From Corsets to Trend-Driven Pressures: Exploring the Dark Side of the Fashion Industry

“Nothing Tastes As Good As Skinny Feels” – Societies Sick Obsession with Female Bodies

Fashion trends come and go, and lately, they change faster than ever. Not only do the trends affect what people wear, but they also impact the way we perceive our bodies.

Last year, the return of low-rise jeans and miniskirts hinted at another comeback: the ideal of being thin is once again in vogue. Fashion today revolves around collarbones, concave bellies, and visible hip bones, whether on runways or in campaigns.

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In the 90s, the fashion industry celebrated lanky models with stringy hair and dark circles under their eyes. Photographers like Mario and Davide Sorrenti and Corinne Day portrayed Kate Moss and Jaime King in a fragile manner. Looking emaciated and neglected became the new trend, known as “Heroin Chic.” However, this controversial trend ended tragically with the death of Davide Sorrenti in May 1997. The fashion world swiftly replaced it with a new beauty ideal embodied by the tanned and athletic Gisele B√ľndchen. Although the new models had a sun-kissed appearance, thin bodies remained the mainstream standard for nearly two decades.

Then, in the 2010s, the Body Positivity movement emerged, celebrating diverse body shapes and promoting radiant health as the new status symbol. While the intention was positive, it created a new kind of pressure. The focus shifted to appearing as healthy and muscular as possible, leading to a counter-trend against the glorified wellness ideal with a rebellious attitude.

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Now, the pendulum seems to be swinging back in the other direction. Influencers like the Kardashian clan, known for their curvaceousness, are visibly slimming down, and the resurgence of low-rise jeans hints at troubling trends. The New York Post even published an article titled “Bye-bye Booty: Heroin Chic is Back,” perpetuating harmful narratives. It is important to note that using women’s body shapes to discuss fashion trends is lazy journalism at best and extremely damaging to women’s mental health at worst.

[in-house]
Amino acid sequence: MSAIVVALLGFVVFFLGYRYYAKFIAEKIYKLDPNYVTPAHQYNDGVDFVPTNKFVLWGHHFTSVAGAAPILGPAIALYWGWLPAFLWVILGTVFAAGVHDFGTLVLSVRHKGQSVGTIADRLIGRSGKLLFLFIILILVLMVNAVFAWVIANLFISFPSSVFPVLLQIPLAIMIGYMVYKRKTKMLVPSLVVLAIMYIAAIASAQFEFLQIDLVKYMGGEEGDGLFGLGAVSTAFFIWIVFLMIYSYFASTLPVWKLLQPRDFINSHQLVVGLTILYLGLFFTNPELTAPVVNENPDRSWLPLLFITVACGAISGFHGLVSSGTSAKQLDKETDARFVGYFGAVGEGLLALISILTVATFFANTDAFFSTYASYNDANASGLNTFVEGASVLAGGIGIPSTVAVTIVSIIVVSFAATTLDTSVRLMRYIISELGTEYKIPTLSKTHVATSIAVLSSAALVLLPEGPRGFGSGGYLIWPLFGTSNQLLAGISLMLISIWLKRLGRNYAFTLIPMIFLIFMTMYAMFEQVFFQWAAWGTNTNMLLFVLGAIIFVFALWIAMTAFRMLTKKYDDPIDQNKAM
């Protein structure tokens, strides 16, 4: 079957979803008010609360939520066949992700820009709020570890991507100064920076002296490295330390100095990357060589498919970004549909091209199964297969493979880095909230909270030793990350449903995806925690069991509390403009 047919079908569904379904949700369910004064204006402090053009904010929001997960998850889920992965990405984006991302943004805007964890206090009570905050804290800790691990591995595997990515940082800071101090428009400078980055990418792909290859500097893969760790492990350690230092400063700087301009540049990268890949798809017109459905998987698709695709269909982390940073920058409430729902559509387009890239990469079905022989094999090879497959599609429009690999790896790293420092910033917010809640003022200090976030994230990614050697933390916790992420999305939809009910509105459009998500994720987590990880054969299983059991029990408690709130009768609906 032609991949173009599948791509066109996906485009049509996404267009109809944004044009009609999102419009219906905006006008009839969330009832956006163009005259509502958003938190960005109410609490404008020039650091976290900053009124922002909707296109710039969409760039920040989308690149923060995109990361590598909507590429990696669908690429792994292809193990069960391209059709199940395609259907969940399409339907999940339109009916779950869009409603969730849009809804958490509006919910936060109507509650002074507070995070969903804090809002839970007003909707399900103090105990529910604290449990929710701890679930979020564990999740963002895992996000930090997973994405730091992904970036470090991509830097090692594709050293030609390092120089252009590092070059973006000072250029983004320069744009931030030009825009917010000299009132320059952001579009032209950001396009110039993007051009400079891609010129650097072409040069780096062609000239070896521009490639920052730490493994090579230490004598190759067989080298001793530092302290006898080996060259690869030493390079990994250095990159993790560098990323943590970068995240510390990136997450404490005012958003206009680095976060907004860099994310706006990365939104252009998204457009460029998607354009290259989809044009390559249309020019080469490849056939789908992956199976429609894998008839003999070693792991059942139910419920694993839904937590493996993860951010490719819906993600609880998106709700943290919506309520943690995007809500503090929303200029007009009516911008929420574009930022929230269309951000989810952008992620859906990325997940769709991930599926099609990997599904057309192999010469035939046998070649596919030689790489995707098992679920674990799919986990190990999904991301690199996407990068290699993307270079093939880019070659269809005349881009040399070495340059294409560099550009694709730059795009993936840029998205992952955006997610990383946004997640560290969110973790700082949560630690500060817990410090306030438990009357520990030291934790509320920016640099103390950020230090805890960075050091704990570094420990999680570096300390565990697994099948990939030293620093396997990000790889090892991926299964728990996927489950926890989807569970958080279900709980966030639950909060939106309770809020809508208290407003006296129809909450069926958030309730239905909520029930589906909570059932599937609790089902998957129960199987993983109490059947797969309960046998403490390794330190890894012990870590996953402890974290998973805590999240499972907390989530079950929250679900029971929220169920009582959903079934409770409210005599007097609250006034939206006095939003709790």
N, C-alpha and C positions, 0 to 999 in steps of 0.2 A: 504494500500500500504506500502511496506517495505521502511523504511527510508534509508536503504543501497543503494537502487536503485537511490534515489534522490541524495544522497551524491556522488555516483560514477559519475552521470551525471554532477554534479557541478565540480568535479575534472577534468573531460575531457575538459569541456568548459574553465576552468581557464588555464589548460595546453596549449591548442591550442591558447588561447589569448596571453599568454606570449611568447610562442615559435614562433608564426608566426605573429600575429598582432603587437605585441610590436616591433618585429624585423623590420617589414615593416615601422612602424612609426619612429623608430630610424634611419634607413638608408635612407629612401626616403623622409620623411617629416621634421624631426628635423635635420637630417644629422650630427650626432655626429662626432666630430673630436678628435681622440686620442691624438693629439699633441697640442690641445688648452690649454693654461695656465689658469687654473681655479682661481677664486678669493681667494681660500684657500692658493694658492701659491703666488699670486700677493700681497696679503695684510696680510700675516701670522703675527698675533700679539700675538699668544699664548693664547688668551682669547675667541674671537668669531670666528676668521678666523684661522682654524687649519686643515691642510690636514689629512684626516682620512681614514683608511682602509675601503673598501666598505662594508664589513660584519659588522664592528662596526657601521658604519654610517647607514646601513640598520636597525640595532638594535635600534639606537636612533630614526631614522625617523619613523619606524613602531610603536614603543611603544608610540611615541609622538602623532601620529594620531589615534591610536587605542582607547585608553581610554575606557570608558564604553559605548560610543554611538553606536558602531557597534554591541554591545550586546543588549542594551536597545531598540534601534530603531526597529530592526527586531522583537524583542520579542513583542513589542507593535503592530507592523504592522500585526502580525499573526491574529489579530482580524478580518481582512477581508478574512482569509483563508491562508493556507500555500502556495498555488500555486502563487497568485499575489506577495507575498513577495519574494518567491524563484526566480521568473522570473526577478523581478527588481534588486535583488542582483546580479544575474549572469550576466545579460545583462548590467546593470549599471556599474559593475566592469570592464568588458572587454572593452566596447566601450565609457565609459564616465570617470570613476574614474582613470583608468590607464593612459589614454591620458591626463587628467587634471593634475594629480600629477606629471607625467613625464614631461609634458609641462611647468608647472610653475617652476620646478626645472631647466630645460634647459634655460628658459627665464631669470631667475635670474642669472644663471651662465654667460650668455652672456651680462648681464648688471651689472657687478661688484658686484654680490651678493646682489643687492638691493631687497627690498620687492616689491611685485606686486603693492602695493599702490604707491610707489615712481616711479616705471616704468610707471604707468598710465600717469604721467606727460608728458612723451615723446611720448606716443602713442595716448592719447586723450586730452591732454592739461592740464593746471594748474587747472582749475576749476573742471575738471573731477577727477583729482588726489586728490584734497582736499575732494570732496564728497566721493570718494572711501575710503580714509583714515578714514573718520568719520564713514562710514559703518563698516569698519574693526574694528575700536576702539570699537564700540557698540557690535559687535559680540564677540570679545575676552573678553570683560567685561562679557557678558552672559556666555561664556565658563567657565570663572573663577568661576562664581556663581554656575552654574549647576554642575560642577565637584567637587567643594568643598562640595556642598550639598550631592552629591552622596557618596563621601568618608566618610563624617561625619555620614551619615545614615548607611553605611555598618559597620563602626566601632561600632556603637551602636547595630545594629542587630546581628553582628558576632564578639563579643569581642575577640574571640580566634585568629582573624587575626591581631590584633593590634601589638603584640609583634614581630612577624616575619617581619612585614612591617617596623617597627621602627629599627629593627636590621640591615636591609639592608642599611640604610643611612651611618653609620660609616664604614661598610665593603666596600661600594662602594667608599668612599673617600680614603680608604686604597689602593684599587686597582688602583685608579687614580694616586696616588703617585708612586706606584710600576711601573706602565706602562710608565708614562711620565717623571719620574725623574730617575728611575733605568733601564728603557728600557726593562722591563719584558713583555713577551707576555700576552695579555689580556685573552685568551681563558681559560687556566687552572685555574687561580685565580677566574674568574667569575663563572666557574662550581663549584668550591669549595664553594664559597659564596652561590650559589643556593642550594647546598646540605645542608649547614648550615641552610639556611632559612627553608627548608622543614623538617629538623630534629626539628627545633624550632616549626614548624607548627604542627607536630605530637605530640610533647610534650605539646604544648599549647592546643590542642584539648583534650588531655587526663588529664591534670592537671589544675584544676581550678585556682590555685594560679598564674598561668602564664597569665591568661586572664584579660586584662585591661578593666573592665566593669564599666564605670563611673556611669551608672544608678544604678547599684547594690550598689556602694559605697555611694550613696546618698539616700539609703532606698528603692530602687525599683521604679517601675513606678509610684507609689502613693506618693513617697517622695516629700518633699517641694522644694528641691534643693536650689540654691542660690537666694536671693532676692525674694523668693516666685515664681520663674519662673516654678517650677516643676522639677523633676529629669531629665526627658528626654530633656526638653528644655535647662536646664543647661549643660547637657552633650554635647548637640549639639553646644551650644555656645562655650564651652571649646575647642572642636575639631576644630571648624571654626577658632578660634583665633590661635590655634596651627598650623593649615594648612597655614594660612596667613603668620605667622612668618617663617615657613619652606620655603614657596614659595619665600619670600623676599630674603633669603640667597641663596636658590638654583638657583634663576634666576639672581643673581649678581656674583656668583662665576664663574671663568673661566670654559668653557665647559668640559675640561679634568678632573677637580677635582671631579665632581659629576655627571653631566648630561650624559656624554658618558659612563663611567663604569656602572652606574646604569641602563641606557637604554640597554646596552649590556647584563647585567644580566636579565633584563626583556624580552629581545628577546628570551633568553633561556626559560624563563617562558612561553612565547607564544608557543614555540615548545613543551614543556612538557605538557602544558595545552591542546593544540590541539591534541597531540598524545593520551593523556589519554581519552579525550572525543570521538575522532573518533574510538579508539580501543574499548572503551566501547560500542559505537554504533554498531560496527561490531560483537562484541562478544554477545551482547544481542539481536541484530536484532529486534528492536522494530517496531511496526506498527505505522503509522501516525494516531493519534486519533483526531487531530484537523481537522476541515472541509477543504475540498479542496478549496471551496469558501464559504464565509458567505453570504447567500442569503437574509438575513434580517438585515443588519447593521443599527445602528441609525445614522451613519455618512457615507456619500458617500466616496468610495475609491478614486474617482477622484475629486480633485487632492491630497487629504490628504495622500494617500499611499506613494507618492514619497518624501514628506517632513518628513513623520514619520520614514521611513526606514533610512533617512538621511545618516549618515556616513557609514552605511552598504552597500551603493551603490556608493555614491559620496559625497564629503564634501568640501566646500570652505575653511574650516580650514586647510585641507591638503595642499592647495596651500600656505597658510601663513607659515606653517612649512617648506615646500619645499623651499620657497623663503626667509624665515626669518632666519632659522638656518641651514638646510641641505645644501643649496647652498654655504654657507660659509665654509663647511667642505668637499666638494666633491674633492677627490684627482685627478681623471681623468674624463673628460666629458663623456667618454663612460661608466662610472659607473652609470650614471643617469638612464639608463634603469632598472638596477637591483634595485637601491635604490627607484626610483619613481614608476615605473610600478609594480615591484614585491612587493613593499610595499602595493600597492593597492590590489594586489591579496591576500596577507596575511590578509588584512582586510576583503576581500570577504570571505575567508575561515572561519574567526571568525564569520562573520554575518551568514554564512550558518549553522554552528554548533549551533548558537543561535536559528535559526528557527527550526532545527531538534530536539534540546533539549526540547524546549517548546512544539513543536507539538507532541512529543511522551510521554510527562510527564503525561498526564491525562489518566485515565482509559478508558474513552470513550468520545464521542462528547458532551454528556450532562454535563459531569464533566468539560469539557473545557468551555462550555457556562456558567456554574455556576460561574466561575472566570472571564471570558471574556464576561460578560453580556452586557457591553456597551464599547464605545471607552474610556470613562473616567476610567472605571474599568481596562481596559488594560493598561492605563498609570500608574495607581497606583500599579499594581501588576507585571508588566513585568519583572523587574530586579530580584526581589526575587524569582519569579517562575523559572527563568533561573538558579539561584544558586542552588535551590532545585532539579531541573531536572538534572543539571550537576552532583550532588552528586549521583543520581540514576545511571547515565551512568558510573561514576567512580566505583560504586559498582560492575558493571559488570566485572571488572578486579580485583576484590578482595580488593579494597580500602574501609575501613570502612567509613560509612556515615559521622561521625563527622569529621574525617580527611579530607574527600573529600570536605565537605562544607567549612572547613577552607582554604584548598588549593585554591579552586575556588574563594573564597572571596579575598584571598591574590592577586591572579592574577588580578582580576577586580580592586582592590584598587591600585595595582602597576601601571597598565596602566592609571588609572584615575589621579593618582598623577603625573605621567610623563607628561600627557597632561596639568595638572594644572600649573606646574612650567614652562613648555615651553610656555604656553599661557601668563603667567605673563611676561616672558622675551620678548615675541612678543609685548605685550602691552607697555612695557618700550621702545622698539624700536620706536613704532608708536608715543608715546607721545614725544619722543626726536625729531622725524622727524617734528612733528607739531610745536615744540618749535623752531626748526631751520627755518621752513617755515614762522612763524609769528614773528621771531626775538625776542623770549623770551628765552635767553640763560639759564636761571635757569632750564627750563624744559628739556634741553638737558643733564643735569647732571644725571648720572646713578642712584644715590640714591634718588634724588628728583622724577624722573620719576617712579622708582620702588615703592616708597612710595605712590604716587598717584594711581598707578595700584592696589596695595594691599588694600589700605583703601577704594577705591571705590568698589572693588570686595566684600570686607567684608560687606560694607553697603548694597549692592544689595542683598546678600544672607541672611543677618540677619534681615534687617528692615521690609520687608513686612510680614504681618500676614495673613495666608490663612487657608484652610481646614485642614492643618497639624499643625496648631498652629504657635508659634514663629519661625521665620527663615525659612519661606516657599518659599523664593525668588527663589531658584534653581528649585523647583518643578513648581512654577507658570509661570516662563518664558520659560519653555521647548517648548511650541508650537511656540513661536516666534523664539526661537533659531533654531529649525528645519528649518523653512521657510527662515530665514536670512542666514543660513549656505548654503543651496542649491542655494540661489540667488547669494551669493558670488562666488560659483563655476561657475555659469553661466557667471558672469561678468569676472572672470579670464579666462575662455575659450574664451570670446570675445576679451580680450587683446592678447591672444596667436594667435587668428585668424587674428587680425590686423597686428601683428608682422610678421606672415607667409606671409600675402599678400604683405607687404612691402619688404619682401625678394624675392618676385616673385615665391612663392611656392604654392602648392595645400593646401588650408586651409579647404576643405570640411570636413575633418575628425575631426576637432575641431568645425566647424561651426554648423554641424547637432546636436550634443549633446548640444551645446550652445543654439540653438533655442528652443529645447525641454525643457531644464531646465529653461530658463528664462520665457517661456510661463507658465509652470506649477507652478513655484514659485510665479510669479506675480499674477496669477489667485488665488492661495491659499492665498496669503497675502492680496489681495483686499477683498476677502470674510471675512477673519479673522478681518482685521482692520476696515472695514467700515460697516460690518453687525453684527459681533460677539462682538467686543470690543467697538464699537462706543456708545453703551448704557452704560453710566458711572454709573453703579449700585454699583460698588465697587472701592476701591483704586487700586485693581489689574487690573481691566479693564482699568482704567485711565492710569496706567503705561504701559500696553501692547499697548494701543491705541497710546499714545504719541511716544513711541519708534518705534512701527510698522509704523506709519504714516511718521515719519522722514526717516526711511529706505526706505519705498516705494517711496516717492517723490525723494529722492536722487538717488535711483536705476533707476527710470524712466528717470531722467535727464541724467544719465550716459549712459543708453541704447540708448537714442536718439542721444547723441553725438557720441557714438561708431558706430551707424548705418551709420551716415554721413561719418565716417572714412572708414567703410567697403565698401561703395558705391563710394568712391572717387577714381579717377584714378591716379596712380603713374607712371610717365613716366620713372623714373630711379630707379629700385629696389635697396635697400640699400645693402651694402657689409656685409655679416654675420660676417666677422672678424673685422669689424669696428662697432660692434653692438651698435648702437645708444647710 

This statement has caused a stir, despite the article being somewhat critical. Actress and activist Jameela Jamil expressed her strong disapproval on Instagram, urging people to reject this trend and calling out media outlets involved in its spread. There is a valid concern that discussing this trend may trigger eating disorders and relapses, while also insulting those who have lost someone to addiction. Addiction and the brink of death should never be considered beauty ideals.

The romanticization of eating disorders and self-hatred related to body image is not new. In the past, Tumblr popularized trends like Thigh Gaps, where having a gap between one’s legs was seen as desirable. Unfortunately, this issue goes beyond specific trends and lies in an ongoing battle against women and their bodies. Buzzfeed once released a video titled “Women’s Ideal Body Types Throughout History,” illustrating how the standard of beauty for women has constantly evolved. What remains unchanged is the relentless pressure on women to conform to new body standards.

When the female body becomes a trend, treated as disposable as clothing, there are no winners except for diet companies and plastic surgeons. Throughout history, women have risked their health with corsets, starved themselves during the “heroin chic” era, and undergone surgeries to achieve curves. Now, drugs are being abused to eliminate those curves. Slimmer women are currently put on a pedestal, but it’s only a matter of time before another body type takes over, perpetuating an unhealthy cycle.”